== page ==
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Of sarod and symphonies

Soumik Datta’s tryst with the sarod began quite by chance. His family’s relocation to London led to him stumbling upon his great grandmother’s sarod.

Published: 12th March 2020 02:07 AM  |   Last Updated: 12th March 2020 02:07 AM   |  A+A-

Express News Service

Soumik Datta’s tryst with the sarod began quite by chance. His family’s relocation to London led to him stumbling upon his great grandmother’s sarod. “It has a complex sound that gave me a sense of yearning for the home I had left behind,” says Datta, who has two decades of experience with the instrument. But what brings the British-Indian sarod maestro to Bengaluru? An upcoming collaboration with his friend and actor Nithya Menen for her first single, he says. 

The 35-year-old recalls his foray into music and shares how he used to carry the sarod with him to boarding school. He then began composing music, with his influences lying well within the family, given his parents were musicians, albeit not professionally. His talent soon took him places, even giving him the chance to play with Jay-Z and Beyonce at the Royal Albert Hall in 2006. Ask him why he refused the offer to tour with them and he says, “I was working with Talvin Singh back then and we performed with the duo who wanted us to join the tour. I knew I never wanted to be a session musician.”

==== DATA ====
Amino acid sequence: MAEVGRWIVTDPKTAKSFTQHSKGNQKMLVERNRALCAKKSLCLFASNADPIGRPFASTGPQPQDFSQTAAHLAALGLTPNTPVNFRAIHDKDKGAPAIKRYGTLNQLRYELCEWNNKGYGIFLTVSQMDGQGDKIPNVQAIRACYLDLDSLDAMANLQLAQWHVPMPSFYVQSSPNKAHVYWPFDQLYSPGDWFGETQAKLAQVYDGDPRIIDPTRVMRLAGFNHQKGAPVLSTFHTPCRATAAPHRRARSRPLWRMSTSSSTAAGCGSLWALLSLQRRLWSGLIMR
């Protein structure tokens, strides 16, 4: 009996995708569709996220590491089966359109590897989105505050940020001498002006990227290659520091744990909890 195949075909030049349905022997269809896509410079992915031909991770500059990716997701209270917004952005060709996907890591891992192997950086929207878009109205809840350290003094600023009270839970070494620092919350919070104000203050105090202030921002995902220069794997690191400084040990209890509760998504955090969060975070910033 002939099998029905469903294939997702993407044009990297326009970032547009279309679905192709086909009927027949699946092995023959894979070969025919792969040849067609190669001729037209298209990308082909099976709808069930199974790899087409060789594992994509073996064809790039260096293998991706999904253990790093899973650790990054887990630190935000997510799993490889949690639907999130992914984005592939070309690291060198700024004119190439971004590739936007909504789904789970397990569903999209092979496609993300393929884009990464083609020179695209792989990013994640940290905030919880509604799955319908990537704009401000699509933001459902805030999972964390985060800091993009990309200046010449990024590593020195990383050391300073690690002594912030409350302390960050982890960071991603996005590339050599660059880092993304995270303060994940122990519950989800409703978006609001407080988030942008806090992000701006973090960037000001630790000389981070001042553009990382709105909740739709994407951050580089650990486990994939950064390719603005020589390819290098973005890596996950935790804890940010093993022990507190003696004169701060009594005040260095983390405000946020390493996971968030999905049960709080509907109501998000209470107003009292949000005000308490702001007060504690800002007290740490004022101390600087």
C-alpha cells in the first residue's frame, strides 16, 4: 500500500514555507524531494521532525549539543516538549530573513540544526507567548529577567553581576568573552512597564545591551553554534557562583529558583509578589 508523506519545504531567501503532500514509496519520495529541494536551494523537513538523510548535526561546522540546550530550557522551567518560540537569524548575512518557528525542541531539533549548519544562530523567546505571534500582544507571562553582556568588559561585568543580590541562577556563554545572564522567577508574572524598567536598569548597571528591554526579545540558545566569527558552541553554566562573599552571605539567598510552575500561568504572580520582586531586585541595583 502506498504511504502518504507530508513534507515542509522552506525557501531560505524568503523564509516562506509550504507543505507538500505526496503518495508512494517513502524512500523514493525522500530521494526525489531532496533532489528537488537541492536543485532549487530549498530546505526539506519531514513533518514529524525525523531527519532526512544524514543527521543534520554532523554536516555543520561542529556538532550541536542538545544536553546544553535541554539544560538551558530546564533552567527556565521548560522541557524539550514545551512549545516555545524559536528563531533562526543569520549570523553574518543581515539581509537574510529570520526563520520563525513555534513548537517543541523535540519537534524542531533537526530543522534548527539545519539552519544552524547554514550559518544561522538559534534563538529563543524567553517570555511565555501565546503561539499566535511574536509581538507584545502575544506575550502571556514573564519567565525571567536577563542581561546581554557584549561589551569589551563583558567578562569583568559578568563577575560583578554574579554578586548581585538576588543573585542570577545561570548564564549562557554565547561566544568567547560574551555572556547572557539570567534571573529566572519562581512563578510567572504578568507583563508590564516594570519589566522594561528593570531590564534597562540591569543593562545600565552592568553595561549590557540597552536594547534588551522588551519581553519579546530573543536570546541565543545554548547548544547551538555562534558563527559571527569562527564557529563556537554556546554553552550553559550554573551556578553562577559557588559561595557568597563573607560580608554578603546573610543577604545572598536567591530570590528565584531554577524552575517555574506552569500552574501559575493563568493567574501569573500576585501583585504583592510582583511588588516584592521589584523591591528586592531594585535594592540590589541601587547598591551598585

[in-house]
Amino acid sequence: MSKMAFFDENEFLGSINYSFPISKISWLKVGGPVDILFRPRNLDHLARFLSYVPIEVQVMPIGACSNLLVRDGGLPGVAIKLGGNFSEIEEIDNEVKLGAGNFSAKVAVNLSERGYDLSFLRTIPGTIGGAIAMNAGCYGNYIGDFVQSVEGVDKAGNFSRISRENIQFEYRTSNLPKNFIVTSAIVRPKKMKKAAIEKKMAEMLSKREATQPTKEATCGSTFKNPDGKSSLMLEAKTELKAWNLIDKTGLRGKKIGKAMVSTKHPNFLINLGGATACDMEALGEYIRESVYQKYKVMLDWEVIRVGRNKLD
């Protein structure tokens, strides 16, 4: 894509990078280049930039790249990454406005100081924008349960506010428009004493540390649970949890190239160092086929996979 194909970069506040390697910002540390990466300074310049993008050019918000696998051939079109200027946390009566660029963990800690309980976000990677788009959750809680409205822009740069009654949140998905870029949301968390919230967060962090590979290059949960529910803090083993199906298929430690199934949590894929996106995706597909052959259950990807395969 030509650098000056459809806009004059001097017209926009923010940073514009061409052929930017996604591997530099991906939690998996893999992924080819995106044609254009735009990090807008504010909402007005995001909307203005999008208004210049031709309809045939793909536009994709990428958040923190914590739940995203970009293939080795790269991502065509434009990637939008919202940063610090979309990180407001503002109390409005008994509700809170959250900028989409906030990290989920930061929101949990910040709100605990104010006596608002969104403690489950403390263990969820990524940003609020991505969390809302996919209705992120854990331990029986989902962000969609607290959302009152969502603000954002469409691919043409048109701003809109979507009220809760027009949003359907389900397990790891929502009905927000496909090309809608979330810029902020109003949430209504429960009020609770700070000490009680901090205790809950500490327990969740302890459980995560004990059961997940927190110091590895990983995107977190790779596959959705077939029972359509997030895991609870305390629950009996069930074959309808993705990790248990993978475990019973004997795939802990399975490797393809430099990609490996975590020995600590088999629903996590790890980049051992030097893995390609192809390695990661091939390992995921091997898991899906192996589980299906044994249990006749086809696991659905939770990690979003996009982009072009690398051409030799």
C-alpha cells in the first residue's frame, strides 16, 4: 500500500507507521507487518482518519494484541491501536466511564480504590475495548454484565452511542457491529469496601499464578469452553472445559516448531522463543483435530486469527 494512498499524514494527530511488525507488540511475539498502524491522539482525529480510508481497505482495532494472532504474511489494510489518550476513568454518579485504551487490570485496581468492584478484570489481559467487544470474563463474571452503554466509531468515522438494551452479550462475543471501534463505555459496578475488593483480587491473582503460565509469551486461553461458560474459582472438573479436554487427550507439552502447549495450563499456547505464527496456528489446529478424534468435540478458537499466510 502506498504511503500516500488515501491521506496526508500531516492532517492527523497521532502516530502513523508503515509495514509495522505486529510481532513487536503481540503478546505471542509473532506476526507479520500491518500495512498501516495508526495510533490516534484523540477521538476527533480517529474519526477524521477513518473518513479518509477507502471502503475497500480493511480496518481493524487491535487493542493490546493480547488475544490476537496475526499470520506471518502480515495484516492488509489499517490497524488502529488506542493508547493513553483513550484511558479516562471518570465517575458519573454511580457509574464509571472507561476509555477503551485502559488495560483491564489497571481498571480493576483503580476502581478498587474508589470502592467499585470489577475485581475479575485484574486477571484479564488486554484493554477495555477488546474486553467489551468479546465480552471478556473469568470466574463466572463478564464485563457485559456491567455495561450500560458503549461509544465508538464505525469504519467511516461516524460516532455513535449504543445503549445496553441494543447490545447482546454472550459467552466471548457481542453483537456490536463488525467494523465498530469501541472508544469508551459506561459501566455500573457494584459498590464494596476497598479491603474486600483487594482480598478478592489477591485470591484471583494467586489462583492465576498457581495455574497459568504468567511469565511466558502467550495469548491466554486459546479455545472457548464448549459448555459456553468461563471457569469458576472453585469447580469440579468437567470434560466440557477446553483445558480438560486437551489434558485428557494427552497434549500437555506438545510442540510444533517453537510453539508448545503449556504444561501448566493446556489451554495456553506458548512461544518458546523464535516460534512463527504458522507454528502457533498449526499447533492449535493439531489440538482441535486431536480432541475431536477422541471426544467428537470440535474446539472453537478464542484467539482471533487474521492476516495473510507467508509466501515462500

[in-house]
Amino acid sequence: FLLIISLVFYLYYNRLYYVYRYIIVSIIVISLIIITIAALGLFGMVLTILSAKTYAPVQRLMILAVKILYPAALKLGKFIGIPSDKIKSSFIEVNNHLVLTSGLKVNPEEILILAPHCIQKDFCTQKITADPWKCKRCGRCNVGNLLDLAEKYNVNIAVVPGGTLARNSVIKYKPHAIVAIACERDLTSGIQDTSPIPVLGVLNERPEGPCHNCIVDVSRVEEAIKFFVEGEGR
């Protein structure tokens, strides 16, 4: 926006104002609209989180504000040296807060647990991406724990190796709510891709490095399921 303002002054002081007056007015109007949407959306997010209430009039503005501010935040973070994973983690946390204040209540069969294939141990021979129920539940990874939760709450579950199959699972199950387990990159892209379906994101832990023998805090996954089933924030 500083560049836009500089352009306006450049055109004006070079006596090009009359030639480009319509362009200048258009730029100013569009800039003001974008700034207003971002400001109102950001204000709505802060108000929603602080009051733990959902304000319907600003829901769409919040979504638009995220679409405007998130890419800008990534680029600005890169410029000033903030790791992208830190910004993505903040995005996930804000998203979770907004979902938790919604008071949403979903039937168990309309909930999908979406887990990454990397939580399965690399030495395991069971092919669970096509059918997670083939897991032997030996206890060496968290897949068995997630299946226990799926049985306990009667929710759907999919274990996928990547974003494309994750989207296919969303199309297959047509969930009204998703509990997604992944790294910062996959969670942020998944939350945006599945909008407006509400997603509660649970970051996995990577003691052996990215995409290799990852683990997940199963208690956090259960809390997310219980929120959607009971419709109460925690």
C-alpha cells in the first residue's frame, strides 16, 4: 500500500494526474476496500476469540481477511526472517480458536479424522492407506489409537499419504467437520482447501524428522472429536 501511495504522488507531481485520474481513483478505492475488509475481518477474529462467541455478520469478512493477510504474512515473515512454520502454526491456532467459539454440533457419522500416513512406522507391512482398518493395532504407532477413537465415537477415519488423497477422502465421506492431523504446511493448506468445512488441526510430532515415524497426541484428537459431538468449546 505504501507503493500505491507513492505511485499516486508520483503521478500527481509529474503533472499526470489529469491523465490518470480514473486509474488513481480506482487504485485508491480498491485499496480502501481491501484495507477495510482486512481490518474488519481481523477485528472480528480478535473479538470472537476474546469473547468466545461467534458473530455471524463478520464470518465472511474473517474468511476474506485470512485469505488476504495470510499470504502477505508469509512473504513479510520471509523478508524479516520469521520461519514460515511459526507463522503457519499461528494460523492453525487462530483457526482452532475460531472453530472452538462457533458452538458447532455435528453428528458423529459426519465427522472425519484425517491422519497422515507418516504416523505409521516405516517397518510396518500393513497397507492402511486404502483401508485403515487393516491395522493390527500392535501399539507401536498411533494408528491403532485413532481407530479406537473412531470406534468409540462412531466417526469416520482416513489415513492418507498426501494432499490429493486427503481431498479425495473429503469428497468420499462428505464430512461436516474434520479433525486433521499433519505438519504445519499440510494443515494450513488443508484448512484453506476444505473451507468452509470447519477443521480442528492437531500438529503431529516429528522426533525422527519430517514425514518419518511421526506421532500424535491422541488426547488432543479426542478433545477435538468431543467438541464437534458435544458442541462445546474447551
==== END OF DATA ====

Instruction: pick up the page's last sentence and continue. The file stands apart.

Pic credit: Etienne Gilfillan

Datta’s love for the instrument also was the inspiration for his 2019 album Jangal, a five-track album that revolved around climate change. “My instrument has been carved out of a tree, with goat skin and a stainless steel fretboard, which emits greenhouse gases. This made me wonder about its carbon footprint. As part of our survival in society we neglect how we are impacting the environment,” he explains.

The same year, he embarked on the travelogue ‘Rhythms Of India’ on BBC. Hosted by the London-based musician, the series featured musicians like TM Krishna, Bickram Ghosh, Kavita Krishnamurthy and Javed Akhtar. It also included Parvaaz from Bengaluru and premiered in India on January 25. “The final episode focused on new independent music. I was fascinated with what new fusion looks like. If communities in India imbibe hip-hop which is from the Bronx and write lyrics in regional languages, does that make it Indian? Is it the language that makes music Indian,” asks Datta, adding that the new generation is influenced by American and Western cultures.



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